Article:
Madison, Wis. — Chronic medical conditions, including cancer, have impacts beyond the patient themselves as families shoulder the responsibility of providing informal but often crucially overlooked and undervalued support to a loved one.
“When I put it in a survey, I usually ask about whether someone is providing unpaid care to a family member or a friend with an illness or disability, but that is a really granular sort of uncompelling way to talk about caregiving,” UW Carbone Cancer Center member Kristin Litzelman, PhD, says.
Litzelman, an assistant professor in the Department of Human Development and Family Studies, studies how cancer affects family caregiving. Her research uses patient and caregiver surveys collected through large cancer consortium databases and nationally representative surveys, where she sees that caregivers span different age groups and familial relationships, and when analyzing these large datasets, she thinks about how these demographic factors can change a caregiver’s perception of their role.
“It’s really about the other circumstances that caregivers are bringing to the situation that are contributing both to the resources that they have and to the way that they’re holding that stress and experiencing that extra role,” Litzelman says.
Her recent work has focused on the interrelationship between caregiver and care recipient well-being. She has reported that when their spousal caregiver experienced depressive symptoms, a cancer survivor was four times more likely to have elevated depressive symptoms themselves a year later. In later studies, she has also drawn associations between caregiver quality of life and care recipient outcomes as well as between caregiver well-being and perceived quality of care. Now, she is looking to see how caregiver well-being might influence the clinical care that cancer survivors receive.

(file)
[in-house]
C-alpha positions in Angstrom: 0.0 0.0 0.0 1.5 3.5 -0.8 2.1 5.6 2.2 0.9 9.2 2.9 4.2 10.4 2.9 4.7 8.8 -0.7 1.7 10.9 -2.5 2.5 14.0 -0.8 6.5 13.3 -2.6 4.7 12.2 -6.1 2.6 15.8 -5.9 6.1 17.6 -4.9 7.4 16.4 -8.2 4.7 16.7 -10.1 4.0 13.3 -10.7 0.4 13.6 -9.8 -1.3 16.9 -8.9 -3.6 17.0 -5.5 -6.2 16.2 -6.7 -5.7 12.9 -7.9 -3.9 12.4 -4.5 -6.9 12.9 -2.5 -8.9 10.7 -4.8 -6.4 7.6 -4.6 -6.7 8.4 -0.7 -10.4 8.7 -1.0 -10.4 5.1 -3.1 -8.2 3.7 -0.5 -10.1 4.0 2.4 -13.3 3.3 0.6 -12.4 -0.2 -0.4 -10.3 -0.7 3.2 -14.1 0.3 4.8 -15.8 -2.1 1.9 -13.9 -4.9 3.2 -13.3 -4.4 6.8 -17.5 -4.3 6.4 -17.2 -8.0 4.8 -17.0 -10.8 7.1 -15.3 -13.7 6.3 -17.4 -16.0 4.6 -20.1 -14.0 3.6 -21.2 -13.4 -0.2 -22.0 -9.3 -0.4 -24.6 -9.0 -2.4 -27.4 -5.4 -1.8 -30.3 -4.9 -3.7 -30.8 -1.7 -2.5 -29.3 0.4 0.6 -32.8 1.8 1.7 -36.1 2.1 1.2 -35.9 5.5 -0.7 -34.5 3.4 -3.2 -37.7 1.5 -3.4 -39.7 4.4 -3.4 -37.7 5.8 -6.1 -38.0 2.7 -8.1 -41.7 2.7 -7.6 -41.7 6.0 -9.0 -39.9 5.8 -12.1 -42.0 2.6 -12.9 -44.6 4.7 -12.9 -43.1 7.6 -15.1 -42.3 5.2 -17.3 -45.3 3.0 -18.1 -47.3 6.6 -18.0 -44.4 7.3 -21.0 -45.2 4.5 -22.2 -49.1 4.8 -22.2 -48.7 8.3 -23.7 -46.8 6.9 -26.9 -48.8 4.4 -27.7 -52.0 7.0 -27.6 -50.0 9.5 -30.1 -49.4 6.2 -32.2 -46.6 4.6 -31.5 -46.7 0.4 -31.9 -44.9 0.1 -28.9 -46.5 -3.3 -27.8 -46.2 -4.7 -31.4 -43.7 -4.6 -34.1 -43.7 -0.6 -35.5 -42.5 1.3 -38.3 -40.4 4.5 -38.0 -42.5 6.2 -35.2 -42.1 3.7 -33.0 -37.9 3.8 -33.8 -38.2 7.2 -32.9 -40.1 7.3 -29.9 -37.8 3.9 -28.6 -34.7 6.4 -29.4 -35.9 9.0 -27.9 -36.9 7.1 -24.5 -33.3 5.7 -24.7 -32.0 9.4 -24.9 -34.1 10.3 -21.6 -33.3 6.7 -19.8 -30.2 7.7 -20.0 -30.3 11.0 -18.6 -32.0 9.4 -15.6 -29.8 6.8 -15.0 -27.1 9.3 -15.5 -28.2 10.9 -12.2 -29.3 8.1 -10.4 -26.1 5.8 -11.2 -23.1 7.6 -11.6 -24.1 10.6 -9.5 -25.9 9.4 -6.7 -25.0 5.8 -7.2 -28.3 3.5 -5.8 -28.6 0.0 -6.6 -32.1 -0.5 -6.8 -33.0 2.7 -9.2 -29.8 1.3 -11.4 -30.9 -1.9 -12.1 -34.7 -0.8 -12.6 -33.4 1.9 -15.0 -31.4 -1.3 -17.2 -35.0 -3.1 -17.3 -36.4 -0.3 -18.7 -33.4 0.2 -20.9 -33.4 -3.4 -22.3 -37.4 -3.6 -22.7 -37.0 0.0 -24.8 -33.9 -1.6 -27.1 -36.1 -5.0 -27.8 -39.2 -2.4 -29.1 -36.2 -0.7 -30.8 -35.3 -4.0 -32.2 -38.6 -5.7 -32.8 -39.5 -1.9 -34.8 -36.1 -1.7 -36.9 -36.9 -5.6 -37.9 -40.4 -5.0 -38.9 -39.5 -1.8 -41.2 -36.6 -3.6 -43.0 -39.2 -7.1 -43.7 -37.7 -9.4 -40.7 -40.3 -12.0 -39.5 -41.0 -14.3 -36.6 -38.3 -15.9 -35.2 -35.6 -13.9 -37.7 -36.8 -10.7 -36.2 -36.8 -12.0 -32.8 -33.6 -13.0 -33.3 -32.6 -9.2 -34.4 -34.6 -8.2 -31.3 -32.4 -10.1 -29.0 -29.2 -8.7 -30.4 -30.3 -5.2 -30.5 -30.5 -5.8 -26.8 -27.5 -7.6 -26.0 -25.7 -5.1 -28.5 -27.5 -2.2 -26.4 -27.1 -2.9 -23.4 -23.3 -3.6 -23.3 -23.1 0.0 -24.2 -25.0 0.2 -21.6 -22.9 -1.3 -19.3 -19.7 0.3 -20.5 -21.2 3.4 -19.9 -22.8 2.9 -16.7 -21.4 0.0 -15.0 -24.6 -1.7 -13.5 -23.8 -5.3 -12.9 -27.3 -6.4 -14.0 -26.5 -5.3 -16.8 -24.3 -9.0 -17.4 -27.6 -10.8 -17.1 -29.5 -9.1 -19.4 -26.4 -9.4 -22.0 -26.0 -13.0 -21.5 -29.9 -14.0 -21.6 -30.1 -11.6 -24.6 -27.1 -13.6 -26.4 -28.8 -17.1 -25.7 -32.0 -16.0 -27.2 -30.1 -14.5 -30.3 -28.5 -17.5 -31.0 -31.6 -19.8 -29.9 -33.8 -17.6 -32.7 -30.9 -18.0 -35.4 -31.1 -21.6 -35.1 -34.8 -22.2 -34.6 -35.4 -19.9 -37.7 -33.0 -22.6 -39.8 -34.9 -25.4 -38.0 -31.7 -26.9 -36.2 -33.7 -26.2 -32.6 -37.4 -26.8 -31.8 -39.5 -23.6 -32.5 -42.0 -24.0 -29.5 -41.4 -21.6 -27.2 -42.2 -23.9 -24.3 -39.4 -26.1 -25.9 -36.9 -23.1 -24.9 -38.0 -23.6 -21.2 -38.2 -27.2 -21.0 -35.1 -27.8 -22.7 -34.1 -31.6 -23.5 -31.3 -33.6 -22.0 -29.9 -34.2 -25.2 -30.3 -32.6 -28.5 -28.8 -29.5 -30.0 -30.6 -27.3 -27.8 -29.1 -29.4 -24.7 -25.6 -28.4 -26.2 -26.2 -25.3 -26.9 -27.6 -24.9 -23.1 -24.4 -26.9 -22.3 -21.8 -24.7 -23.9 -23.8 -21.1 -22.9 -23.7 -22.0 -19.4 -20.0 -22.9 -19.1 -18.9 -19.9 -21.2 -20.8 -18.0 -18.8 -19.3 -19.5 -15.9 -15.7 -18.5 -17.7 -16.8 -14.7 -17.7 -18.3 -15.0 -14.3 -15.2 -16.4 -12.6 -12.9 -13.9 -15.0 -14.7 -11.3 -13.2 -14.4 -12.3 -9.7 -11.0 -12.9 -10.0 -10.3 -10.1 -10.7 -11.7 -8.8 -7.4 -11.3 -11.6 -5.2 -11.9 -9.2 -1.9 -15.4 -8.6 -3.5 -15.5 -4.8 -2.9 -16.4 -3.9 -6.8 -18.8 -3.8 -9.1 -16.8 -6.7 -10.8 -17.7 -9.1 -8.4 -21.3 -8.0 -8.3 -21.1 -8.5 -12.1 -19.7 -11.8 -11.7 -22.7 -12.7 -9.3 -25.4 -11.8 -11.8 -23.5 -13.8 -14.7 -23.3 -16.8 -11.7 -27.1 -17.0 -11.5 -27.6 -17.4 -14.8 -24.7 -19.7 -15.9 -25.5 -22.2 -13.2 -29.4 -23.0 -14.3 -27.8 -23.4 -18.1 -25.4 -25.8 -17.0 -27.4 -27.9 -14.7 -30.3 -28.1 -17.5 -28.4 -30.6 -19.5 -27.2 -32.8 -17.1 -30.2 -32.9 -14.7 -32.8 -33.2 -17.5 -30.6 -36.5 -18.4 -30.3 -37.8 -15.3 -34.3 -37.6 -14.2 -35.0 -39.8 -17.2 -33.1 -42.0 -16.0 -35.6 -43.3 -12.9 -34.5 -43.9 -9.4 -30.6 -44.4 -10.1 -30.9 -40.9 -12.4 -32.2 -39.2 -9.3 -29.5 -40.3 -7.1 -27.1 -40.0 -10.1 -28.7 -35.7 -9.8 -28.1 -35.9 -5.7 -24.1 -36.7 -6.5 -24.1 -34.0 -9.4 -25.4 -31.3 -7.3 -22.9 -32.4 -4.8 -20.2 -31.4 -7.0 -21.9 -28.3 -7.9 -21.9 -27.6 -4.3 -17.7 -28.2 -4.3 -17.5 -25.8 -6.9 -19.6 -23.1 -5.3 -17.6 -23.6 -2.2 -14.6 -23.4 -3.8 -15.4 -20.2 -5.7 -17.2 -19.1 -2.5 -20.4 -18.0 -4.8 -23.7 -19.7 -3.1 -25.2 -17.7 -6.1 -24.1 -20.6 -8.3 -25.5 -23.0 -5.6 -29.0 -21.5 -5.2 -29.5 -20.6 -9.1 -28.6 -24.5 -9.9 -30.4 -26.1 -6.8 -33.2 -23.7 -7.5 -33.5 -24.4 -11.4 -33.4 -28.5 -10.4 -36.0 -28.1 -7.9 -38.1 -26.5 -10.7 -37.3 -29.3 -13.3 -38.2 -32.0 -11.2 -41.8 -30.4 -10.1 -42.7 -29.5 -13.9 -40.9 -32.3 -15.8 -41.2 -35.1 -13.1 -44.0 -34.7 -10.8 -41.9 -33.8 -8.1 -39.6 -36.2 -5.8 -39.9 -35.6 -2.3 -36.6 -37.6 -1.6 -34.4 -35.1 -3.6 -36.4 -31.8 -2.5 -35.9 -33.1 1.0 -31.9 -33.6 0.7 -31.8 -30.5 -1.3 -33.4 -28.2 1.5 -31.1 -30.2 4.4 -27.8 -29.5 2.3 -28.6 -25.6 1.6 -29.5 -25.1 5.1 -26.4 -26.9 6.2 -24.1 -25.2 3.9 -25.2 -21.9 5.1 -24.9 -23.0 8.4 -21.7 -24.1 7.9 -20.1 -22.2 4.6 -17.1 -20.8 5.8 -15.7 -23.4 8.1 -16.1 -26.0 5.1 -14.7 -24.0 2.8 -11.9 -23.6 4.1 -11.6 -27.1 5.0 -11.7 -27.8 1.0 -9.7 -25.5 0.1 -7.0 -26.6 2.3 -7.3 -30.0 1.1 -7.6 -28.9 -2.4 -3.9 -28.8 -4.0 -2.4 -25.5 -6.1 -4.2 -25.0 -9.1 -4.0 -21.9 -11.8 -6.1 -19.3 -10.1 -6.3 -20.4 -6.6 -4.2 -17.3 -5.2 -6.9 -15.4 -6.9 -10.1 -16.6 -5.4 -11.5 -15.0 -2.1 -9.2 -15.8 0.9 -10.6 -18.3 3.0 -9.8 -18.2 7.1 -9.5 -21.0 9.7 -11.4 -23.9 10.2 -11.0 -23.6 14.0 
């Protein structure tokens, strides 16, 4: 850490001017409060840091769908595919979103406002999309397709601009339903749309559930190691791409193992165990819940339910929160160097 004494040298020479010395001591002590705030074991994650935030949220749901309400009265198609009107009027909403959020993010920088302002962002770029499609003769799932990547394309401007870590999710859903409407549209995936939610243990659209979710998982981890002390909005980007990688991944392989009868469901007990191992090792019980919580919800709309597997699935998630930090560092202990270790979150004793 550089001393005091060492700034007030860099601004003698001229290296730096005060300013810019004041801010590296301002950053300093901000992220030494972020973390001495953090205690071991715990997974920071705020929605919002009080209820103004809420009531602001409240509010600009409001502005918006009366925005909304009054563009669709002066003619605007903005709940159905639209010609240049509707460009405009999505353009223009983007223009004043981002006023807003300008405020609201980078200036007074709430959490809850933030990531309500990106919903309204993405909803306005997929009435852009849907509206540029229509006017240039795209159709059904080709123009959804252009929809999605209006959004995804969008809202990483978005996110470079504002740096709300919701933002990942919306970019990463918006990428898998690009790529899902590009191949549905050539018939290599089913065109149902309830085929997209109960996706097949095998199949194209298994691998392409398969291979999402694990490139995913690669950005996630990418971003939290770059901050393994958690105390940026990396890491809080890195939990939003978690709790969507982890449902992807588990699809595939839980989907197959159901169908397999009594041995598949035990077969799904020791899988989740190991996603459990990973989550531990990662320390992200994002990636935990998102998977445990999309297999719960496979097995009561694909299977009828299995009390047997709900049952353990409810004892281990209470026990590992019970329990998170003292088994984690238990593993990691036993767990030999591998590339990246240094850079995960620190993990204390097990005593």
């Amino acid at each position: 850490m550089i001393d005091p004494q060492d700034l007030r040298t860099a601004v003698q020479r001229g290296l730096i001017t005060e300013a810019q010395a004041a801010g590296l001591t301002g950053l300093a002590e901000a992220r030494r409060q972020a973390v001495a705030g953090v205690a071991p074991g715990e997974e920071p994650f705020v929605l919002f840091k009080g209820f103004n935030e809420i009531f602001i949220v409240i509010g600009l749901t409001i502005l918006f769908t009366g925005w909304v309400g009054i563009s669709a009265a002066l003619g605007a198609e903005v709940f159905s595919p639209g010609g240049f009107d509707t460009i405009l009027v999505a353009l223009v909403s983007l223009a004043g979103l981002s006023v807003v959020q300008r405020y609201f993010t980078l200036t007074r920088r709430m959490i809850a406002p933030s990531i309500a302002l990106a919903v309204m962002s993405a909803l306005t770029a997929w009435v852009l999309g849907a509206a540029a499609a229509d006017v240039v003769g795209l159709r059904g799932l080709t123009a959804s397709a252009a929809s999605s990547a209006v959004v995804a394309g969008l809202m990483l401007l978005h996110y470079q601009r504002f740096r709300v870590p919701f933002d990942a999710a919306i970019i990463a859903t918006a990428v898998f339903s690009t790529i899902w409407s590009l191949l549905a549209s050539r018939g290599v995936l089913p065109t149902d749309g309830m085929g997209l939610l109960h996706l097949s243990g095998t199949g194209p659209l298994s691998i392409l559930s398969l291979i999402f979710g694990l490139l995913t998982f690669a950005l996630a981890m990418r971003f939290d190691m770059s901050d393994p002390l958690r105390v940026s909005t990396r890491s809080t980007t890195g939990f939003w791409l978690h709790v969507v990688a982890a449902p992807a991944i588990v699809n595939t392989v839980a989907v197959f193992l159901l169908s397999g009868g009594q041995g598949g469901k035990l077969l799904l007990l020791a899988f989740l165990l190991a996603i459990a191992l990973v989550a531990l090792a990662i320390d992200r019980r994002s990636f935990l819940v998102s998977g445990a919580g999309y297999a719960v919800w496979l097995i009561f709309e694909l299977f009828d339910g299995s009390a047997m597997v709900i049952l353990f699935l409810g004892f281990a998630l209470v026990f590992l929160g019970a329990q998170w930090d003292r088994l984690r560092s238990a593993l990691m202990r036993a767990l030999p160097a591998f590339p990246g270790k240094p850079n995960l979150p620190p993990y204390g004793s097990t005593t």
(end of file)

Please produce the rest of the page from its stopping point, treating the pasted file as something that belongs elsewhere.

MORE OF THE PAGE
“They may not have the energy or emotional capacity to do the things that they need to do to support that person and that extends to clinical care too,” Litzelman says. “They may not have the capacity to help with communicating with providers, which we know that caregivers do a lot of. They may not have as high of a capacity to help with the coordination of care, which they do a lot of.”
Therefore, Litzelman advocates for including caregivers in the clinical care experience though both academic and outreach efforts. In her research papers and her talks with clinicians and medical students, she stresses these effects of cancer on caregivers as a reminder for healthcare providers to actively think about the ways that home life shapes patient outcomes. She has also recently worked with the patient advocacy group Covering Wisconsin to develop one-page handouts that describe some of resources available for caregivers within several Wisconsin counties, and she has worked with the Wisconsin Family and Caregiving and Support Alliance to engage with employers about workplace accommodations and services available to support caregivers.
“I’m really thinking about things holistically and trying to think about what we do with this information,” Litzelman says. “How does this help us help that individual caregiver and then help all caregivers on a population level?”
Ultimately, Litzelman wants to see a culture change around caregiving. Oftentimes people, especially the partners of cancer survivors, do not realize that they are a caregiver until they have reached the point of burnout. Rather than viewing it as a responsibility that they must undertake alone, Litzelman hopes that people will see come caregiving as a family health issue.
“We want to make sure the people who need the resources are getting the resources so that they can continue in their role, so they can have good wellbeing, so they can thrive as human beings, and so that their families can thrive as well,” Litzelman says.